Mangrove Reforestation Initiative starts to show success
Tuesday, December 23rd, 2014
After nearly four years into the Mangrove Reforestation Initiative, one of the three original pilot sites is seeing great success. The initiative began back in December 2010, when Valentine Rosado of Coral Reef Alliance, along with other volunteers, established three areas where Red Mangrove (Rhizophora mangle) propagates (seedlings) were planted using the Riley encasement method. The method encompasses the propagules being encased in a PVC pipe and then securely planted into the area chosen to be reforested. The original areas where the mangroves were planted included a beach property in South Ambergris Caye, along the Boca del Rio beach and in a beach property on Northern Ambergris Caye.
While mangroves act as a natural sea wall protecting beaches from erosion, developers often remove them in the effort to create a white sandy beach. However, the deforestation of mangroves only leads to increased coastal erosion, and developers are often obliged to construct temporary concrete cement walls. With the issue of coastal erosion, the best solution seems to be simply reforesting the area with mangroves, but that is no easy feat.
According to Rosado, mangrove reforestation is a difficult task that takes time and has a low success rate. “It’s easy to remove the mangroves but replanting them and having them successfully established is a hard task. Many have tried to simply plant mangrove propagules on the beach and hope they grow, but there are several factors that reduce the chance of the seedling actually maturing. The propagules are often washed away, or are unhealthy and do not germinate. The Riley methodology was developed for the purpose of establishing mangroves along high-energy shorelines where natural recruitment no longer occurs and where conventional planting methods are ineffective. While the Riley method increases the security of the propagules in the area, there are still many other factors that can diminish the chances of it growing,” said Rosado.
Out of the three areas, the highest success rate has been identified in the beach property located in Northern Ambergris Caye. The property belongs to Bob and Helen McClain, who have been trying for years to reforest their beach front. Since the McClains originally purchased the property, they have been dealing with erosion problems along the beach due to the fact that the area had no mangroves. When they heard of the initiative, they eagerly asked to be part of it and have mangrove propagules planted in the beach front of their property. “I have dealt with the erosion and I know what a problem it can be. I think the mangrove is a wonderful and viable solution,” said McClain. Up to date, several propagules have furnished into saplings that are breaking out of their casing. “We are happy to see the green leaves of the mangrove trees coming out of the PVC pipe. We just hope that they reach maturity. Hopefully the mangroves will soon provide habitats for the area’s marine life,” said McClain.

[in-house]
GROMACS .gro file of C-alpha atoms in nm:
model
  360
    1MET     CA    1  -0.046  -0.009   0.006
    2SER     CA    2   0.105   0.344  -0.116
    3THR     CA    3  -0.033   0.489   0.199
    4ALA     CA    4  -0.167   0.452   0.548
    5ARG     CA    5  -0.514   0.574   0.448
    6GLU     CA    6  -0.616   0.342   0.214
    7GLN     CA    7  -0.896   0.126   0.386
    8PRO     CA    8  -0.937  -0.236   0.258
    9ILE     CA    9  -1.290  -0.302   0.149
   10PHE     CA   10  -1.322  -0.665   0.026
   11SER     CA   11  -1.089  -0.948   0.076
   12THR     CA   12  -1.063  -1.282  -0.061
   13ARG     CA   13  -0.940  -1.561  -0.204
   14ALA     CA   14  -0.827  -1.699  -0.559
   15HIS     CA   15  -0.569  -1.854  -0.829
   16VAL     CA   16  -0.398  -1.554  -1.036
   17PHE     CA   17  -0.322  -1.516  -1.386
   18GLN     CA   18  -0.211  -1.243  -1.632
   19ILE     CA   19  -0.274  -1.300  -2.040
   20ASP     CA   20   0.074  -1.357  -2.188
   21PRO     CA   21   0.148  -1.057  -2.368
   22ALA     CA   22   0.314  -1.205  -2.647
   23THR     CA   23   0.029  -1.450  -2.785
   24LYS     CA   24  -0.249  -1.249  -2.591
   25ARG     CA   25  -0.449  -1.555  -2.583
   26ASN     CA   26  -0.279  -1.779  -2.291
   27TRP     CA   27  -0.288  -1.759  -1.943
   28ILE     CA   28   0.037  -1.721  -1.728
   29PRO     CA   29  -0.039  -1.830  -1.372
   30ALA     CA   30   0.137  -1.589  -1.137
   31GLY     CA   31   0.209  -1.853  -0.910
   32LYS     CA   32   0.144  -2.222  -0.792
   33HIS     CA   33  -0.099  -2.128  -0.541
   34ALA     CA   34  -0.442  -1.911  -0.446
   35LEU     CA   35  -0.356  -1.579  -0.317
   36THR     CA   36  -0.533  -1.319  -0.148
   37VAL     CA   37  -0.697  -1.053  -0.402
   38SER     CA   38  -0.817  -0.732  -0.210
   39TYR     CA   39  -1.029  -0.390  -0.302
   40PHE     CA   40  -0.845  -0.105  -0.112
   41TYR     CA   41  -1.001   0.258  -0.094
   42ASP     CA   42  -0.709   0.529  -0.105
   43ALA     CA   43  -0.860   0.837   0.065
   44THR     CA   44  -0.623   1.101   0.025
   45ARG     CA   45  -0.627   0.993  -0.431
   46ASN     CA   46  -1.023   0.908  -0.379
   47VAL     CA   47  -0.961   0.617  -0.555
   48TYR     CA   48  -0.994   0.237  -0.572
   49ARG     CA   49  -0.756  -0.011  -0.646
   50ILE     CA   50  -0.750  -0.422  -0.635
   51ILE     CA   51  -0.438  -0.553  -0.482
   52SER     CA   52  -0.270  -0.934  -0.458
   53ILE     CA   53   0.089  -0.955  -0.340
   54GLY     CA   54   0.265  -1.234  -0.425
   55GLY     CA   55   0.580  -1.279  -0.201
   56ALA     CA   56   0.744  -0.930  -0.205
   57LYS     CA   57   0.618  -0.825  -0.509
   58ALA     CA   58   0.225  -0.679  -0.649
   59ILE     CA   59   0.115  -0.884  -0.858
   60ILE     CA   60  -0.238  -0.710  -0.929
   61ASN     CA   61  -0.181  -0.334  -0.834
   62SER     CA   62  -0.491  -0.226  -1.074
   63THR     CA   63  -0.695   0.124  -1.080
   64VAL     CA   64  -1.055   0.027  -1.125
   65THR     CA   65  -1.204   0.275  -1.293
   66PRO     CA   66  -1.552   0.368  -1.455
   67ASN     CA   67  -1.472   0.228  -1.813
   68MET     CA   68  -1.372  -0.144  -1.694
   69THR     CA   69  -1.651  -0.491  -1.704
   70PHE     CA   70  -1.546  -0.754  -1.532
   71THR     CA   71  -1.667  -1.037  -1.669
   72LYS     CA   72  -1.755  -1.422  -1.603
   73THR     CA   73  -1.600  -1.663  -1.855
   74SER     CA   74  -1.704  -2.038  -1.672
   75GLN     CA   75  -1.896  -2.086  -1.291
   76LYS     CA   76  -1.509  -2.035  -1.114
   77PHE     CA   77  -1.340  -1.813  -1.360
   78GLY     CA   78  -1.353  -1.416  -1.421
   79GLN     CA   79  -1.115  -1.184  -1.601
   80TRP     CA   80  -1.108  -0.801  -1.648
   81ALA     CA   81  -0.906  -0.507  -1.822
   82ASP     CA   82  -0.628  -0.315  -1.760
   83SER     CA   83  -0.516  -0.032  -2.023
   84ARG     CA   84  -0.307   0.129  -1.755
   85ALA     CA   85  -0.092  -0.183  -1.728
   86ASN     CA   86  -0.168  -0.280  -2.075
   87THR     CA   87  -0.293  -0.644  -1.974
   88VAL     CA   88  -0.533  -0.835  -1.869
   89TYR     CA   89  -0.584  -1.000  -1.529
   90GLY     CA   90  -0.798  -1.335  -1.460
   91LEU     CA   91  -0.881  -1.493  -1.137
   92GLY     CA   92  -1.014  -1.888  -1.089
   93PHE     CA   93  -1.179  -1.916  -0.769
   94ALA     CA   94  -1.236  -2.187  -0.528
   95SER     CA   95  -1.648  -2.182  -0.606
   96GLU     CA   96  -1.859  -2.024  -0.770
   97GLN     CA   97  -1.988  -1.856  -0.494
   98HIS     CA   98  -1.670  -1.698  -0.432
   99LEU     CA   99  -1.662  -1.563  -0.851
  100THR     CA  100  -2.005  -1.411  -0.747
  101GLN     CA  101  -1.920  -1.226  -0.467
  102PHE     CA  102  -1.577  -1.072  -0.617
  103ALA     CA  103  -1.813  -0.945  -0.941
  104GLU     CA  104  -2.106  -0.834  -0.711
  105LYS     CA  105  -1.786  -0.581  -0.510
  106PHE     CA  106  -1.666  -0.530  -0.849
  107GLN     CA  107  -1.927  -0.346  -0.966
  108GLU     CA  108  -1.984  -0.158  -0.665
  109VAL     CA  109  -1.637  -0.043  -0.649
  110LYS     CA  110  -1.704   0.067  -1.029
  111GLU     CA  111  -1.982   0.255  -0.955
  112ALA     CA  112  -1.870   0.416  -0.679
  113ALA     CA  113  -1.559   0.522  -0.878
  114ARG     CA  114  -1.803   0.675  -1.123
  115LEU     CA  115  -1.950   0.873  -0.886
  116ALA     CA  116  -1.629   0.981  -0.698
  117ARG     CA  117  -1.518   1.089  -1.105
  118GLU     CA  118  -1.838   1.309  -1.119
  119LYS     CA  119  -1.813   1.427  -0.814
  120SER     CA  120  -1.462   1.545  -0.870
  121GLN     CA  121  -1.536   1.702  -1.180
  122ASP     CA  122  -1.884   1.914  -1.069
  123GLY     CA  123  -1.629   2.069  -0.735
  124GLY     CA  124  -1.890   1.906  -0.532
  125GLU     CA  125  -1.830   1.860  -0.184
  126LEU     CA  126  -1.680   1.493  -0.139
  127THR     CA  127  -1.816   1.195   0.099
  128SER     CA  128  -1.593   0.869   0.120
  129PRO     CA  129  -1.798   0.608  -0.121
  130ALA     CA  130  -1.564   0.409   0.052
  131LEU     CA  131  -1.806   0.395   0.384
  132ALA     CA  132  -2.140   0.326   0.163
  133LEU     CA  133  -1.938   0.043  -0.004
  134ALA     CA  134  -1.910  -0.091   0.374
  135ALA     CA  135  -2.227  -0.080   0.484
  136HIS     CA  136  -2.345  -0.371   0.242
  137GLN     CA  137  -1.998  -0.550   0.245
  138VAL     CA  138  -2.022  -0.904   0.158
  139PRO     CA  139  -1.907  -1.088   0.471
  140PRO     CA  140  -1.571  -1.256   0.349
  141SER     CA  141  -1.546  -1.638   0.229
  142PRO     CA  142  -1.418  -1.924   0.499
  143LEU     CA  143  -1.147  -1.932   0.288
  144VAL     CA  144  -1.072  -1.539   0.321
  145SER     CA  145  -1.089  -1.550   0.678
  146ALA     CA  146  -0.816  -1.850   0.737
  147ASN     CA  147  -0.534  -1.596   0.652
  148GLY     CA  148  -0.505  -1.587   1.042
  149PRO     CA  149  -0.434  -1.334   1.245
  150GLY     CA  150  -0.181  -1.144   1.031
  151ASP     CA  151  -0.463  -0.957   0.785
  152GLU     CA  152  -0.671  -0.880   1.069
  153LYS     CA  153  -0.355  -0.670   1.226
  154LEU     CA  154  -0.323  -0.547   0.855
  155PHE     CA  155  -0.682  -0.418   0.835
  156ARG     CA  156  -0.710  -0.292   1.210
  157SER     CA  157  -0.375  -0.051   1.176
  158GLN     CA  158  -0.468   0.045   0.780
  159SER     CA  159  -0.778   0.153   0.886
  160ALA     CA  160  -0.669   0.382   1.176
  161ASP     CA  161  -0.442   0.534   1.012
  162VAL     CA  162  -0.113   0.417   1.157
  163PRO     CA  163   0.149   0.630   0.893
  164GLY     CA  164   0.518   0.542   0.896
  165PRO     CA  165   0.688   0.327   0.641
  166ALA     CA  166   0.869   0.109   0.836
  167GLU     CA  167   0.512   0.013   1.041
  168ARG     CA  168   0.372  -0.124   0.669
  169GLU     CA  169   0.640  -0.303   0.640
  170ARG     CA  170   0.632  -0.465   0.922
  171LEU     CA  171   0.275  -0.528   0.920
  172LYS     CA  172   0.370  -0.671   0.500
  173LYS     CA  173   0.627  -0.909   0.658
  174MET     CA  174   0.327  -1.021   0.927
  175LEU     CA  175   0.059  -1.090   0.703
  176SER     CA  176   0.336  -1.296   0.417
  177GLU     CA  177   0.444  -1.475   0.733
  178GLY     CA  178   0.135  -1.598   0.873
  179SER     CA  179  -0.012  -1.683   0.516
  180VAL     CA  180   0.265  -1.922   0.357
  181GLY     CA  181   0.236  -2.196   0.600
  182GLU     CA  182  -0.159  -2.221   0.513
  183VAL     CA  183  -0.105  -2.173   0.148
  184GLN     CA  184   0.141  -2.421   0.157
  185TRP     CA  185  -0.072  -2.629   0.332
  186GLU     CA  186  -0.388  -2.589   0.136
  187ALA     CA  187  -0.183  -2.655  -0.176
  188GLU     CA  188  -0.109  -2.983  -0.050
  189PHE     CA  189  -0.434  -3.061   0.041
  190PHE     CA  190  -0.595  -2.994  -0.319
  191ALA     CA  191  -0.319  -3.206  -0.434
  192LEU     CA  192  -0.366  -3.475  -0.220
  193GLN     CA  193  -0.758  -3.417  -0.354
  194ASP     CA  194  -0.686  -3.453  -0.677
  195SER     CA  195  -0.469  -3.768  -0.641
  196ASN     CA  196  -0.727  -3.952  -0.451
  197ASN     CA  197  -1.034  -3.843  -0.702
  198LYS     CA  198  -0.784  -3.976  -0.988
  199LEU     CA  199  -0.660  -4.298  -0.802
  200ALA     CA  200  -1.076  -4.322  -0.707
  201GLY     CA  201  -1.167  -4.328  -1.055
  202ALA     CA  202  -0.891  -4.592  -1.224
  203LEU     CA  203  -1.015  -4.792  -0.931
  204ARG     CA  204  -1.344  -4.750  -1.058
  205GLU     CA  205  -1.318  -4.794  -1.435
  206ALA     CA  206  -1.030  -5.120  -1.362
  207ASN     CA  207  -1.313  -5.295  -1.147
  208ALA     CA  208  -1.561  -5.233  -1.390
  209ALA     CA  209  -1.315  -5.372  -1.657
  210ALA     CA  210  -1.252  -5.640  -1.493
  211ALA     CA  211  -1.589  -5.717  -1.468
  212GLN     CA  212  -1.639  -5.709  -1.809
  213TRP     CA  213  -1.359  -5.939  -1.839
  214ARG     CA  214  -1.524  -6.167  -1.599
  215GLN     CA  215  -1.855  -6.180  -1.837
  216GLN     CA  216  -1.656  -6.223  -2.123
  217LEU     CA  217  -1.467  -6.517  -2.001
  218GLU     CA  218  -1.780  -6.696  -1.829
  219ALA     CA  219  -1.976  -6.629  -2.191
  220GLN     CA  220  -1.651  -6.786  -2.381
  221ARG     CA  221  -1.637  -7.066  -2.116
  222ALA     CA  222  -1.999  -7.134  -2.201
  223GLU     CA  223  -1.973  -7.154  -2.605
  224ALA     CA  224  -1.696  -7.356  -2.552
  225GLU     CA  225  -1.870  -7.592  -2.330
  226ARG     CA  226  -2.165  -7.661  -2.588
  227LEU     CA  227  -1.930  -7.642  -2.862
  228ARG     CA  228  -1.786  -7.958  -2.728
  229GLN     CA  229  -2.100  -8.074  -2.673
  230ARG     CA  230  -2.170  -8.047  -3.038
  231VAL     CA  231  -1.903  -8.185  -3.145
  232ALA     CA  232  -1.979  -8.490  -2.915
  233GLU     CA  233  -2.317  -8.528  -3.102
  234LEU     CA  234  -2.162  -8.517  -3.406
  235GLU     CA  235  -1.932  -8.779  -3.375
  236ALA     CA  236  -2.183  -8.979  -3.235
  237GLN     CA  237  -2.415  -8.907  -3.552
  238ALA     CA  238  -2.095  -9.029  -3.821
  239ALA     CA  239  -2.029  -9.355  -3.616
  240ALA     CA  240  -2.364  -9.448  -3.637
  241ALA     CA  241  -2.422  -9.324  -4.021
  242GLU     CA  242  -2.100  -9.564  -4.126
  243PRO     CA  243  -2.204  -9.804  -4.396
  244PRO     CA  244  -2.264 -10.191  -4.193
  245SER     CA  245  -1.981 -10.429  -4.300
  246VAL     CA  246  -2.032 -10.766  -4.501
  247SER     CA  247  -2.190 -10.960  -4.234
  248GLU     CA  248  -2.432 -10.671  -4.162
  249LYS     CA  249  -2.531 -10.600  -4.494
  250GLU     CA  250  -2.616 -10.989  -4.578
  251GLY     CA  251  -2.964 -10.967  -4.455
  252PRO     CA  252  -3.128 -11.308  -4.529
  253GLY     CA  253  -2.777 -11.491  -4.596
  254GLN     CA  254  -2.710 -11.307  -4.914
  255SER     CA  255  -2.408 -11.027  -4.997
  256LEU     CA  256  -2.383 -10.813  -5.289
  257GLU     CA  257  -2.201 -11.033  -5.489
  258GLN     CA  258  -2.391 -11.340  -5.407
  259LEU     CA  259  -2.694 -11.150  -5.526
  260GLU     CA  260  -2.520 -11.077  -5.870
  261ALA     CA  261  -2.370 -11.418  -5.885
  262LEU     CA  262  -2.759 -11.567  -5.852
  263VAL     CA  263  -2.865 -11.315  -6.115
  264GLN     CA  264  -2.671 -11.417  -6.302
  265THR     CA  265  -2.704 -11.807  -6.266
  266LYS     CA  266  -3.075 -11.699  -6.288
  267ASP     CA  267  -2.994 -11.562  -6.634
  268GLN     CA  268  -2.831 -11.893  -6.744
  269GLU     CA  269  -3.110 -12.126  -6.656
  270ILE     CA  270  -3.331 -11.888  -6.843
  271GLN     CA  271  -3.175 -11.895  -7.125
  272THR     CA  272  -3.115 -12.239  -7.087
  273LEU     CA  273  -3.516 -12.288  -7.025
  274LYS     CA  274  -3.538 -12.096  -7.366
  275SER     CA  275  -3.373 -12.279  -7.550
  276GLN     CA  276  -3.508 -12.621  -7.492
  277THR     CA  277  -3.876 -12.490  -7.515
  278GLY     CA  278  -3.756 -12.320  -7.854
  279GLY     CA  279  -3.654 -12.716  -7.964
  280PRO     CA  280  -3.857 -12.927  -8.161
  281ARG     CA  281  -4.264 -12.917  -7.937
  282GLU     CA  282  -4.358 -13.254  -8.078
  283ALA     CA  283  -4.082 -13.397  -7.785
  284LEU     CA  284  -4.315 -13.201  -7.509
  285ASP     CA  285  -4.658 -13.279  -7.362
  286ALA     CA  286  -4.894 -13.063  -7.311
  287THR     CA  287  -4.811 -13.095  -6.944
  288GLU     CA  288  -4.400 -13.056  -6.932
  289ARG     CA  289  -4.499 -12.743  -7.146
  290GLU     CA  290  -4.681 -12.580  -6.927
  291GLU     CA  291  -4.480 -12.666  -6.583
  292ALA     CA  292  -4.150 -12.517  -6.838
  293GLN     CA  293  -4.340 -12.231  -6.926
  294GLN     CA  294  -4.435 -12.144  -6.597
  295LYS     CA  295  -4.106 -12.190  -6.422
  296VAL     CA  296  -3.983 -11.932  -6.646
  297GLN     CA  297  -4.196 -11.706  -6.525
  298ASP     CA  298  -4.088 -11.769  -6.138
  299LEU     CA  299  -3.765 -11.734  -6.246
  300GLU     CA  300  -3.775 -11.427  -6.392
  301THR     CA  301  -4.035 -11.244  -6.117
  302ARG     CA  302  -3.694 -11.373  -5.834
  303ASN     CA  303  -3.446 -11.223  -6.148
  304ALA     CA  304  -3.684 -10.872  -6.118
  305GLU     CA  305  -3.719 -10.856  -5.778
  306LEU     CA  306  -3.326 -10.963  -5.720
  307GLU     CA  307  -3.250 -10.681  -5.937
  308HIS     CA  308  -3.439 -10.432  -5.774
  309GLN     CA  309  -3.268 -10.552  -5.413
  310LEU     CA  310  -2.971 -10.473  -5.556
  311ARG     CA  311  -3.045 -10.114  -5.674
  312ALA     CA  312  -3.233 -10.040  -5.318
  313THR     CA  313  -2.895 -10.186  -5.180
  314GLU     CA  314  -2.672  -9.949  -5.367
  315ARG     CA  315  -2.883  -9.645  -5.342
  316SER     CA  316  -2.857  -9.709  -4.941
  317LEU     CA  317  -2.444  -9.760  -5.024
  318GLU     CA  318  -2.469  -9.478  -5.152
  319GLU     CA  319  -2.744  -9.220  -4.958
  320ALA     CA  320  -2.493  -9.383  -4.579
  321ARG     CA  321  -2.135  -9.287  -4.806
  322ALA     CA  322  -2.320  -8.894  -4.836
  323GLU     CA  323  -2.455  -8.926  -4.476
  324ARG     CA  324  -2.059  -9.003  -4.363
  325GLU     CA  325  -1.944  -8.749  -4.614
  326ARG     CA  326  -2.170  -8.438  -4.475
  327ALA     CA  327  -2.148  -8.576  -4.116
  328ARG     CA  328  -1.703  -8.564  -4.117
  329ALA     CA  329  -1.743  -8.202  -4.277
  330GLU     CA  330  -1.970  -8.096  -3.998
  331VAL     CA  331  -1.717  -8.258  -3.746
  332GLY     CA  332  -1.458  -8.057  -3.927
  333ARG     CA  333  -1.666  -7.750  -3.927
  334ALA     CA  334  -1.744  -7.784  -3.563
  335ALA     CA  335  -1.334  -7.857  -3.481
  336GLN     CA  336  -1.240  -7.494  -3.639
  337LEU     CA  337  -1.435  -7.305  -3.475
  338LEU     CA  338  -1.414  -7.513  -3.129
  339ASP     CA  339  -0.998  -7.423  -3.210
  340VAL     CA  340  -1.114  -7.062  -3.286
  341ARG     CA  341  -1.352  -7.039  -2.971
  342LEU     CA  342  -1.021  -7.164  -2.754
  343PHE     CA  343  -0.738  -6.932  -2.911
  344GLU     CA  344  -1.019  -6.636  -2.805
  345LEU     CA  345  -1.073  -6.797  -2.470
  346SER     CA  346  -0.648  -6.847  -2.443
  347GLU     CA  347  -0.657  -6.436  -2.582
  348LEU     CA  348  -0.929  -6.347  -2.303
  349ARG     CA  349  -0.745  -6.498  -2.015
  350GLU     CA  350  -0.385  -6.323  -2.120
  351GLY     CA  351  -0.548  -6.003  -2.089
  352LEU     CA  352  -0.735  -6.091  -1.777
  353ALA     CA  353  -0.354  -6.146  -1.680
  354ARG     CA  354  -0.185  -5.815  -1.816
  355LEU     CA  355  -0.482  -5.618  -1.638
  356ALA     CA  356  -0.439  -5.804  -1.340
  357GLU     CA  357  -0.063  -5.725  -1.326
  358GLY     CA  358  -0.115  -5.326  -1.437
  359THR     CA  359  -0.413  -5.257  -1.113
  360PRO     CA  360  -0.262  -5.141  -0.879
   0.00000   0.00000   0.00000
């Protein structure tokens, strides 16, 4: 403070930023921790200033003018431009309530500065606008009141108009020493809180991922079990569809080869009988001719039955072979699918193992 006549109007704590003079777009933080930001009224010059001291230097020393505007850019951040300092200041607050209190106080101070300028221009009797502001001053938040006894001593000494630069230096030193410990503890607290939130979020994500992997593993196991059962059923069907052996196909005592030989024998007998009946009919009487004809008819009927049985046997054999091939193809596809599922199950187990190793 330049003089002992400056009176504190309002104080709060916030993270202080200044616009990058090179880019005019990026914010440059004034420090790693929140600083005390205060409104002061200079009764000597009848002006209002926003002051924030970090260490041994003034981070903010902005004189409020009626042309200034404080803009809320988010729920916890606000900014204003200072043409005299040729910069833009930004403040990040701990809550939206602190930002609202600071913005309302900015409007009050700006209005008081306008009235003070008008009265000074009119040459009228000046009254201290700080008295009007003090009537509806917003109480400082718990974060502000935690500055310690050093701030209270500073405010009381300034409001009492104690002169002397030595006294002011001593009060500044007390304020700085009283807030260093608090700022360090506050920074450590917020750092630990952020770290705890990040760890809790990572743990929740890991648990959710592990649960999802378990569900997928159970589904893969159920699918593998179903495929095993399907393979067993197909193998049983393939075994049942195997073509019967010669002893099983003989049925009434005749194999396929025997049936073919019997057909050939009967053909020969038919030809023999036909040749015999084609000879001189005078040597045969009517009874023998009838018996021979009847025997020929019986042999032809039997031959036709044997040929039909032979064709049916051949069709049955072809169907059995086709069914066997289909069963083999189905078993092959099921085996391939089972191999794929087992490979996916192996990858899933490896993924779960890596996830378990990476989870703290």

At current growth rate, the mangrove saplings in the area are expected to be securely established in the area and begin to develop secondary roots within the next two years. “The presence of mangroves is essential to the survival of our beaches. Without them, we will see rapid beach erosion. Once a mangrove is well established, then it will begin to reproduce on its own and soon the area will once again be resilient. We want to get the local residents to integrate mangroves as part of their coast and even as part of their development. The McClains are one of the few families that have noticed the importance of having mangroves protecting the beaches,” said Rosado.
Unfortunately not all residents value the protection mangroves offer, and consider them a nuisance. The propagules placed along the Boca del Rio were vandalized, and all seedlings were uprooted from the encasement. “We can try many times to reforest areas, but without public support, it will not be successful. Residents must educate themselves on the importance of mangroves to our environment. Not only do they prevent erosion, but they also act as a barrier of protection during storms and are habitats for several juvenile marine species,” said Rosado.
To learn more about the mangrove reforestation efforts, contact Valentine Rosado at 602-2100.
More on mangroves: There are four types of mangroves in Belize: Red (Rhizophora mangle), black (Avicennia germinans), white (Laguncularia racemosa) and Buttonwood (Conocarpus erectus). Mangroves are unique as they are some of the few plant species that grow in salt water. Belize has the highest overall percentage of mangrove cover of any of the Central American countries, but is experiencing a major threat from clearance for development. This trend of mangrove deforestation is increasingly apparent in Ambergris Caye as coastal development is increasing year after year. Mangroves are essential to the environment as it provides fish nursery areas, protects coastal regions from erosion and storm surge, keeps coastal soil together, maintains healthy tropical marine ecosystems, provides a nesting and feeding area for birds, provides construction material, firewood, and fuel, and absorbs carbon dioxide from the atmosphere.
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